19% fewer homes for sale in Runcorn than a year ago

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One of the key factors of the health of the Runcorn property market is the number of properties for sale at any one time. The issue with housing is that when demand goes up, unlike with a chocolate bar factory, who can add a couple of hours overtime to increase supply/production to satisfy demand, it takes a good 18 months to two years from planning permission to someone moving into a home. I have talked at length (and proved) in previous articles that we are still not building enough homes in the long term in the Runcorn area, yet for the short term, a good indicator is the number of properties for sale and how long they have been on the market.

How long a property has been on the market is important as a guide to how the property market is performing – potential buyers can always find this information on the Rightmove and Zoopla listings (if you don’t know where – drop me an email or message, and I can let you know).

So, let’s have a look at what is happening in Runcorn, both in terms of the number of properties for sale and how long they have been on the market compared to a year ago, then discuss what that means for the current state of play of the Runcorn property market. So to start, let’s look at the number of properties for sale in Runcorn compared to a year ago.

Interestingly, you can see there has been a proportional decrease of 30% in terraced properties on the market in Runcorn and only an 8% reduction in semi-detached property. Overall in the last year, there are 19% fewer properties on the market in Runcorn, compared to a year ago. Now, let’s look how long they have been on the market:

Interesting to see that the biggest jump in the number of days on the market is semi-detached houses, from 124 days to 175 days – demand and supply working again. Also, the length of time an average Runcorn property has been on the market has increased by 16% in the last year.

So what does this all mean for Runcorn buy to let landlords and Runcorn homeowners looking to buy and sell? Well, if you are thinking of selling, as the number of properties on the market has decreased and the length of time Runcorn properties are on the market has increased – you have to be mindful that realistic pricing is the key to get the property sold. If you are a buyer, that means you find yourself in a better position to negotiate a good deal on your Runcorn property purchase.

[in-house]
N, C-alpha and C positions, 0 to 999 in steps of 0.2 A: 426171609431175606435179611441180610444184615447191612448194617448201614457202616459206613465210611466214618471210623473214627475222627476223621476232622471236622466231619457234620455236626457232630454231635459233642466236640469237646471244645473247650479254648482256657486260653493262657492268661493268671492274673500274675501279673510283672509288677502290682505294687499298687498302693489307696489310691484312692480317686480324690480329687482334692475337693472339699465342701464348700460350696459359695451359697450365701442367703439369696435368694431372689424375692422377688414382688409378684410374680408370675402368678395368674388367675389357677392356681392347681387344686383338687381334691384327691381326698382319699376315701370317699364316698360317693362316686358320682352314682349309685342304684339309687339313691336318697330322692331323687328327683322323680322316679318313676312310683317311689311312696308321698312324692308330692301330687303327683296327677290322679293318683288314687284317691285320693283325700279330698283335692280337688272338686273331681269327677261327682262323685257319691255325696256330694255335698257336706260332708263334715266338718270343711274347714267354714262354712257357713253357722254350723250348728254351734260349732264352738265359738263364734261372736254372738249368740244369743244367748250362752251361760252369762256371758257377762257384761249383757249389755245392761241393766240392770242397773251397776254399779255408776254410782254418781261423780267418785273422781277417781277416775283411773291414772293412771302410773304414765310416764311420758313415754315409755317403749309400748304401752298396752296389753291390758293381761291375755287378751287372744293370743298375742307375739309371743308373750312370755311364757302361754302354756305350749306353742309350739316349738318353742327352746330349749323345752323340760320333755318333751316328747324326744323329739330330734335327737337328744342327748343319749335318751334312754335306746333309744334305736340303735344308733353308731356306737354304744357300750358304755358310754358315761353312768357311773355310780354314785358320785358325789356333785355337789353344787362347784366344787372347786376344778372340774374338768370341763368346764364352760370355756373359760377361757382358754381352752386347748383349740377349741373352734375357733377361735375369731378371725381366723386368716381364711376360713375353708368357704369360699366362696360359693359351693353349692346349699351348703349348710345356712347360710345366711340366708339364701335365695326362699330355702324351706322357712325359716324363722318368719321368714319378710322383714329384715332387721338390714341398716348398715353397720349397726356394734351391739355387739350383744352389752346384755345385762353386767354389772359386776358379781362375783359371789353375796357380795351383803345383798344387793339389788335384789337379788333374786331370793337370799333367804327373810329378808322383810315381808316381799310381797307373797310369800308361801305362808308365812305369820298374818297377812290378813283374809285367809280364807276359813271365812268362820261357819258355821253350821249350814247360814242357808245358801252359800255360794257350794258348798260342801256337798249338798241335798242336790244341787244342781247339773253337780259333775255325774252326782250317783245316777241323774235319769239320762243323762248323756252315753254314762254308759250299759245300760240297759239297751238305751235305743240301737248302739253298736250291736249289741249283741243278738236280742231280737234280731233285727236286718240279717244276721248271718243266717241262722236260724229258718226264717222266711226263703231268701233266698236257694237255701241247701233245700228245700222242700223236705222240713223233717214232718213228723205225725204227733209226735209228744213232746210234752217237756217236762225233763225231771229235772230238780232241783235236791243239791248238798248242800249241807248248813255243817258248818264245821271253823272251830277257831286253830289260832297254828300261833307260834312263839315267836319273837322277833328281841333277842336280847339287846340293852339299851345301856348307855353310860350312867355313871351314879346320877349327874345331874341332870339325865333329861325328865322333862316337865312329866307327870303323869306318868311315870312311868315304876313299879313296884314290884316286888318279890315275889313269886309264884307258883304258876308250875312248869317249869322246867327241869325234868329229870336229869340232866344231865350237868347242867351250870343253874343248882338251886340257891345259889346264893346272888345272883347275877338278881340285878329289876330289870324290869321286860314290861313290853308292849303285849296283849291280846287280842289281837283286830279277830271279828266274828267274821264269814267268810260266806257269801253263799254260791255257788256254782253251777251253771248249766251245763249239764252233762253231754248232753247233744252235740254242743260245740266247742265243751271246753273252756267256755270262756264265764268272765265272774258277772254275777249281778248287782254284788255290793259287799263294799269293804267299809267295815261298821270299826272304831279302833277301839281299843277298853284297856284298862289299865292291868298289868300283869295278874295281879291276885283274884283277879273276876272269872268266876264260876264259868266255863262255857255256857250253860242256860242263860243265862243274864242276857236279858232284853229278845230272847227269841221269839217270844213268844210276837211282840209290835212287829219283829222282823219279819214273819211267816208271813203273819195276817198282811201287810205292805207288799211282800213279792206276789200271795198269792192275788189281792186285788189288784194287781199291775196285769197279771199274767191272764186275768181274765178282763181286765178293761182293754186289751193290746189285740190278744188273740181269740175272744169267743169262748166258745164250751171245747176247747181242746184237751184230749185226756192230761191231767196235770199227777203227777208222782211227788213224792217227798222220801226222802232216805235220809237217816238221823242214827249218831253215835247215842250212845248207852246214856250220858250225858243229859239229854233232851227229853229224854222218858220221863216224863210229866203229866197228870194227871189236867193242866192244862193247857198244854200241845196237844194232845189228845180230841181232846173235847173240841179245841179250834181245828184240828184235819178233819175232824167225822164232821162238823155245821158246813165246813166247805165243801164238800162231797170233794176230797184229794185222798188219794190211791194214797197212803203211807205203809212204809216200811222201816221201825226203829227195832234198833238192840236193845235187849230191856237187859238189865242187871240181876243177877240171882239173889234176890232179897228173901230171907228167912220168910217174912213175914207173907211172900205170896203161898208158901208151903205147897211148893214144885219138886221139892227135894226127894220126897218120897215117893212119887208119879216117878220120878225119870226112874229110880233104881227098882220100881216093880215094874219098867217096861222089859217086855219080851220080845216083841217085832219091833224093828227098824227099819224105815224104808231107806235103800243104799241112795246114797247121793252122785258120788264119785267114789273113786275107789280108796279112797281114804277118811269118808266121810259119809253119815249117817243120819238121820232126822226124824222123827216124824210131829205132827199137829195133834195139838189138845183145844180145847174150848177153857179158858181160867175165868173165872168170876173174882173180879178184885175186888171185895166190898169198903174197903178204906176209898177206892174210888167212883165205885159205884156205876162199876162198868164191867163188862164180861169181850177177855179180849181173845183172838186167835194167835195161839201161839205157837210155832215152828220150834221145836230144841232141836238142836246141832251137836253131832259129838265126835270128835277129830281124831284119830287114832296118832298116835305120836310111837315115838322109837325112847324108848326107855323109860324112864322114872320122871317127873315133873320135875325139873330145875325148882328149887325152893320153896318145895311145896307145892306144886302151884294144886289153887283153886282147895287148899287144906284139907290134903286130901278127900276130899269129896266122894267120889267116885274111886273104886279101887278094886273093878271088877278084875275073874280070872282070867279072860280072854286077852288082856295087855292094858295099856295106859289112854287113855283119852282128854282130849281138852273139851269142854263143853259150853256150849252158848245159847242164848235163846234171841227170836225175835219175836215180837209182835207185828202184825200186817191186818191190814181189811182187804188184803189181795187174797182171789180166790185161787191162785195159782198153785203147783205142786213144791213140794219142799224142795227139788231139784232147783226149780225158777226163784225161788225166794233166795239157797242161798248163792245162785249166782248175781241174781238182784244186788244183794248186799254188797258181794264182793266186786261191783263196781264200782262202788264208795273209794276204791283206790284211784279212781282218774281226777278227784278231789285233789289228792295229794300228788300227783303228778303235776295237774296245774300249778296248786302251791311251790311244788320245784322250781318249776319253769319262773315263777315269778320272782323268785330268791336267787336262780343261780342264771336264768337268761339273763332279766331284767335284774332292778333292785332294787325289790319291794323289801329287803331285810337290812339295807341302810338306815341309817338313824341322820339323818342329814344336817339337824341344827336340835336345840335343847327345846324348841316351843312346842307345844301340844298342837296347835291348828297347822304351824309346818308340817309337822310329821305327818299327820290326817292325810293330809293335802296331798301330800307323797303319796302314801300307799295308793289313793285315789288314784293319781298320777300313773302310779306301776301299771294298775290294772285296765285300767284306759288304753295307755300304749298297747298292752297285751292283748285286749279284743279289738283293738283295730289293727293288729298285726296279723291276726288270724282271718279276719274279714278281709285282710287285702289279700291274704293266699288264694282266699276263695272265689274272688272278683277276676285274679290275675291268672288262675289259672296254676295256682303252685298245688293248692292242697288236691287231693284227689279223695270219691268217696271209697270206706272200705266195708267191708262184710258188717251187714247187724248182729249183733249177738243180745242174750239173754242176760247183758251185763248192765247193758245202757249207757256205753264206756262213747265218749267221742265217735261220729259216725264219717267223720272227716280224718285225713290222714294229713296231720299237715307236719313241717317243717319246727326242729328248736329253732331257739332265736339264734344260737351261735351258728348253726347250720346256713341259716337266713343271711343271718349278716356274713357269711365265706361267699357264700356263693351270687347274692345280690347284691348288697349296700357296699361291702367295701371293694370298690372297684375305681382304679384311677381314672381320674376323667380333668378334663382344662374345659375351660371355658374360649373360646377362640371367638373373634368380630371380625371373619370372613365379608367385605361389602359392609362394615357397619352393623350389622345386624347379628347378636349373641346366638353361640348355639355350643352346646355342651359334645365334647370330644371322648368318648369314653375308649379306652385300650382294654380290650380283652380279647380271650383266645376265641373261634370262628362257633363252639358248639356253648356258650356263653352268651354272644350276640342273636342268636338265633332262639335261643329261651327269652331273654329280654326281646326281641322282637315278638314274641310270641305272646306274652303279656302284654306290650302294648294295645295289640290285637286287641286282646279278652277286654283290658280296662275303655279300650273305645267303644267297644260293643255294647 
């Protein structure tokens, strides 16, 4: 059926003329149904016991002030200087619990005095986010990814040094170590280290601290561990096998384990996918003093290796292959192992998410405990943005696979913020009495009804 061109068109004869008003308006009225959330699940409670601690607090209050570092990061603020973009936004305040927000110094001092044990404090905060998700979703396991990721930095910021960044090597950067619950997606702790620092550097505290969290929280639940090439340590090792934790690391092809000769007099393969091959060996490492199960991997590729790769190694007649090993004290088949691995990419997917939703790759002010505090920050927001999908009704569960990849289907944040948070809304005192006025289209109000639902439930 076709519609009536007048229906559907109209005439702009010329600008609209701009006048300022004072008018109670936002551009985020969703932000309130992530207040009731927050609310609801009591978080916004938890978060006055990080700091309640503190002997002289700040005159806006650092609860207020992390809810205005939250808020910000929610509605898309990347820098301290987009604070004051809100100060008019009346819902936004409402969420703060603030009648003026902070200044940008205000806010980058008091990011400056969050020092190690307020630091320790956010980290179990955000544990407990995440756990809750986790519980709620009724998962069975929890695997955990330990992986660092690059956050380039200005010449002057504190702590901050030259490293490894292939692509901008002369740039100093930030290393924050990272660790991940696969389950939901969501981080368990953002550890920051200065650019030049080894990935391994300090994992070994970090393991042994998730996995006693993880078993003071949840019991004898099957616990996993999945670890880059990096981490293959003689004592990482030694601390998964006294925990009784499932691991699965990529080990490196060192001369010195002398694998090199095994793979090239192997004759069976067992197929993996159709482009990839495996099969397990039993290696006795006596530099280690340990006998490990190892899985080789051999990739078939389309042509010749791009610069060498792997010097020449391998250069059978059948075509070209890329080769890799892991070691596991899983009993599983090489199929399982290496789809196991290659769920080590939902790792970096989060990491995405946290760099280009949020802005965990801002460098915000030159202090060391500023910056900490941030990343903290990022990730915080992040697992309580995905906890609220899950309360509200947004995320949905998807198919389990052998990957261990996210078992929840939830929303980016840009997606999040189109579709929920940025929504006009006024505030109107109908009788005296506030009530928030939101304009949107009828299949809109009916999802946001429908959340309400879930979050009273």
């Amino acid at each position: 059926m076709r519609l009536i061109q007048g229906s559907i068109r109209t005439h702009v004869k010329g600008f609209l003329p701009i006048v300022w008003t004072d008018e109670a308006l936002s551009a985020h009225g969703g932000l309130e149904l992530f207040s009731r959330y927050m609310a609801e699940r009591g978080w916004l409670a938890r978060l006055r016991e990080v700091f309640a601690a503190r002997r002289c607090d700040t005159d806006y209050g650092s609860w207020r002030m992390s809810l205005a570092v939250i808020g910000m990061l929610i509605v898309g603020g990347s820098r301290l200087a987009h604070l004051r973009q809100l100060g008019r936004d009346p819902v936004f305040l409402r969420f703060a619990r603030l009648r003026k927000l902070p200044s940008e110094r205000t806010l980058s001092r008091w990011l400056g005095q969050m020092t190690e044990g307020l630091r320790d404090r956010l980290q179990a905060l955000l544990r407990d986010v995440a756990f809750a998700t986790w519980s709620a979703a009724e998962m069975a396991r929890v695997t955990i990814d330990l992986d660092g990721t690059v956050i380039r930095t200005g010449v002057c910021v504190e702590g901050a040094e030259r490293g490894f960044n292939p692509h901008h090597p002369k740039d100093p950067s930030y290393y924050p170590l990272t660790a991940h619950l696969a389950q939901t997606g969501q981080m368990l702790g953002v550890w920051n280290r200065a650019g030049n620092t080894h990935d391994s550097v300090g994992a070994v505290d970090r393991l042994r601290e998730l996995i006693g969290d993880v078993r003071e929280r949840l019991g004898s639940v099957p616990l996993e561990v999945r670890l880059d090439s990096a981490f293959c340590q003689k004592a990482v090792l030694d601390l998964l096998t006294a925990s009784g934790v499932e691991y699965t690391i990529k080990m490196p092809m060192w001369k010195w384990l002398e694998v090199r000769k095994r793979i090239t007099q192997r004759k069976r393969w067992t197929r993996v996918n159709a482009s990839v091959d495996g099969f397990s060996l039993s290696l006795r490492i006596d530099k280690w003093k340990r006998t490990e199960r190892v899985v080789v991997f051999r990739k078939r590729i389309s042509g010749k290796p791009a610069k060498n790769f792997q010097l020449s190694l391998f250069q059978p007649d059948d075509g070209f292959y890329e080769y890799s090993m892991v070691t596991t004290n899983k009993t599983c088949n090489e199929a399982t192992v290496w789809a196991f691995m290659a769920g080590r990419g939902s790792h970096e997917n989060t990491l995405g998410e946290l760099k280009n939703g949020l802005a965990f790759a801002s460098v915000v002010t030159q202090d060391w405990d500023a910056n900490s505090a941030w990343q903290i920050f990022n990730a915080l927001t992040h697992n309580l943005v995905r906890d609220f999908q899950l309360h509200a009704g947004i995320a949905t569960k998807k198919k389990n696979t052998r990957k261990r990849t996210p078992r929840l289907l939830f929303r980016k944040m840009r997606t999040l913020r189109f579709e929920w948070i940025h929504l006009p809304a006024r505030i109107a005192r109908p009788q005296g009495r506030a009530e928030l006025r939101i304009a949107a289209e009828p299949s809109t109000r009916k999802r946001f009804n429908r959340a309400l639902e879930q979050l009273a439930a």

There is an argument to suggest that property buyers see excessive days on the market as an indication that the seller is becoming desperate to sell because the property hasn’t sold. Buyers are also mindful to believe that there might be something wrong with the home, a defect that caused other buyers to pass it up. This can concern them when they view the property – if they view it at all, as that possible and perhaps made-up defect is on their minds, even if it is subconsciously.

Normally, both assumptions are wrong. A property can loiter on the market for several reasons. The most common reason for a property sticking on the market is overvaluing or overpricing. To get the property on the market, some estate agents may have deluded the seller into believing the property was worth more than the property market will bear. Don’t get me wrong, if you don’t ask, you don’t get, and homeowners naturally want to get the best price for their home, and so test the market. If you aren’t getting a steady stream of viewers after a few weeks, then that testing can backfire. You see, by setting the asking price too high to see if they can find someone to pay that inflated price, then finding there is nobody in the market that will pay the price, here lies the biggest trap for house sellers on keeping the inflated asking prices for too long.

Sellers can also get stuck on an asking price, and they are willing to wait out the market until it catches up to what they want for their property – yet we aren’t in that type of property market at the moment. Consumer champion Which said that if you have to reduce your asking price by 5% or more, it adds an extra 64 days to the sales process, meaning you might lose the property of your dreams.

I have seen countless times, house sellers insist on an inflated asking price, reduce 12 weeks later, yet buyers think there is something wrong with it, so the homeowner gets fed up and accepts a lower offer to get the property sold. Whereas if the house seller had gone onto the market at the right asking price, they would get much nearer to what they deserve for their property.

So, if you are looking for a bargain to buy, all the portals (Rightmove, Zoopla and On The Market) allow you to search and sort by the length of time on the market as well as the asking price. Who knows – there could be a bargain waiting for you!

 

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About Author

Helen Pass

Helen has been a landlord for over 15 years, and together, with John has built up a substantial property portfolio. Helen loves to keep on top of current legislation by attending training courses and lettings events on a regular basis. John and Helen have 5 children ranging in age from teenagers to toddlers, so in the little spare time Helen gets, she enjoys long walks in the country and holidays.

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